8 Lucky New Year’s Day Pairings

8 Lucky New Year’s Day Pairings

When ringing in the New Year, we are celebrating the last 365 days, but even more so, looking forward to the year ahead. In hopes of making the upcoming year even better, eating certain foods for good luck on New Year’s Eve and New Year’s Day have become longstanding traditions in many parts of the world. We’re making your New Year’s a little more delicious by offering suggestions for craft beers to enjoy with some of the classic New Year’s foods.

Pork | Brown Ale

Pigs are eaten throughout Europe as a food that symbolizes progress since the animal rarely moves backwards. Pork as a meat with rich fat content, which some believe symbolizes wealth and prosperity.

Whether it’s chops or bacon, pork works well with sweet sauces and glazes, so the sweetness of a brown ale is a good match. On the other hand, many pork dishes, like smoked pulled pork, have bold flavors, so the brown ale’s malty, fully body is a good, hearty choice.

Grapes | Amber Ale

This tradition isn’t just grapes, it’s 12 grapes to be exact—one for every strike of the clock at midnight and every month of the year. The Spanish custom also says if your eighth grape is extra sweet, you’ll have a good August in the new year.

Amber ales are similar to grapes, which can sometimes be a little bitter and sometimes be a little sweet. The balanced flavors from an amber ale, including a slight floral essence, bring out both sides of the grape.

Noodles | IPA

Throughout Asia, eating long noodles, like soba noodles, symbolizes an extended, happy life. The catch is to not break the noodles while you eat them, keeping them as long as possible.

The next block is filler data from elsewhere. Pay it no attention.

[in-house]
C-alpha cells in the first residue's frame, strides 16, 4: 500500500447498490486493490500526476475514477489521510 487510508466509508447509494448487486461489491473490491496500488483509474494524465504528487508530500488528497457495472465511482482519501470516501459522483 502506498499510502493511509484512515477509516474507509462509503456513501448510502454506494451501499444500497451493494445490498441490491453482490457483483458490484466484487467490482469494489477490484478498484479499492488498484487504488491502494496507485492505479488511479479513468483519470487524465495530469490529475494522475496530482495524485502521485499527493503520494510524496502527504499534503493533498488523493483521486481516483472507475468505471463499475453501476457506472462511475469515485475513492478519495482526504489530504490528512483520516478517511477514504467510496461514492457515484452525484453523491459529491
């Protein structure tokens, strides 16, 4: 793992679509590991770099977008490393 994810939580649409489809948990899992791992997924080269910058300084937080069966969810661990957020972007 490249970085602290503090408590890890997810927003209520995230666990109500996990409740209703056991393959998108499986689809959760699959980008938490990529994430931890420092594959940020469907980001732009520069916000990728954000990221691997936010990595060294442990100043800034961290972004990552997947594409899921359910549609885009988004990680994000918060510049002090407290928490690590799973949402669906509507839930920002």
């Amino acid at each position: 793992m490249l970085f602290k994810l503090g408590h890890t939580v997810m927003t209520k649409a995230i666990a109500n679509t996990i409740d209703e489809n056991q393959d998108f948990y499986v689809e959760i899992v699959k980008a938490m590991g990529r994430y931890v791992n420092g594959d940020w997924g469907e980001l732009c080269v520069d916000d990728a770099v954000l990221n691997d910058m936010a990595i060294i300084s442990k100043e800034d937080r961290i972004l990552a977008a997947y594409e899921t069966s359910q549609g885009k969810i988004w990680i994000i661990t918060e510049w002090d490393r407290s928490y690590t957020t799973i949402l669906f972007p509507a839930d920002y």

Since many of the region’s noodle dishes are served with chili paste, garlic, ginger and other spicy notes, an IPA has the punch that can stand up to the heat. While the bittnerness of hops can often intensify hotness, the citrus flavors have the ability to be refreshing as well.

Fish | Wheat

In Europe, eating silver-scaled fish is thought to bring wealth in the future year, as the scales resemble coins. Throughout Japan, fish are signs of fertility, a good harvest and prosperity.

To ensure the mild flavors are not overshadowed, fish requires a lighter beer.  Since many seafood dishes are often prepared with lemon or other citrusy flavors, a crispy wheat beer is a good compliment.

Cake | Coffee Stout

Round or ring shaped cakes are New Year’s Eve staples all over the world, as the shape represents completion of the entire year. In some countries, a coin is baked into the cake and whoever finds it is said to expect good fortune all year.

Dessert and coffee is a classic combo, and the robust coffee and toffee notes in these stouts break through even the sweetest of cakes.

Pomegranate | Pale Ale

The vibrant red color of this fruit represents the human heart throughout the Mediterranean and Africa, where the fruit grows. Eating pomegranate is thought to bring a healthy year, especially fertility.

This antioxidant rich fruit can be quite bitter. A pale ale freshens your palate while still allowing the tart and sweet taste of the pomegranate to shine through.

Orange | Chocolate Stout

In Chinese, the words for orange and tangerine sound very similar to “wealth” and “luck.” The round shape of these fruits also symbolizes completion of the entire year.

A contrasting flavor combination that works well is chocolate and orange. A chocolate stout works with the citrusy orange to make a unique flavor profile.

Beans | Barleywine

Peas, lentils, black eyed peas and other beans are thought to resemble small coins which in many cultures are thought to represent money in the new year. Beans also plump as they cook, symbolizing growing wealth.

Beans often have a very hearty texture. The strong alcohol content of a barley wine has the ability to cut through the denseness and refresh your palate.

Kristen KutcharKristen Kuchar is a writer and editor that is fortunate enough to cover her greatest interests: travel, food, and craft beer. The Chicago native recently returned from a twenty-one state culinary and beer road trip where her passion in both increased even more. She is also a member of the Pink Boots Society.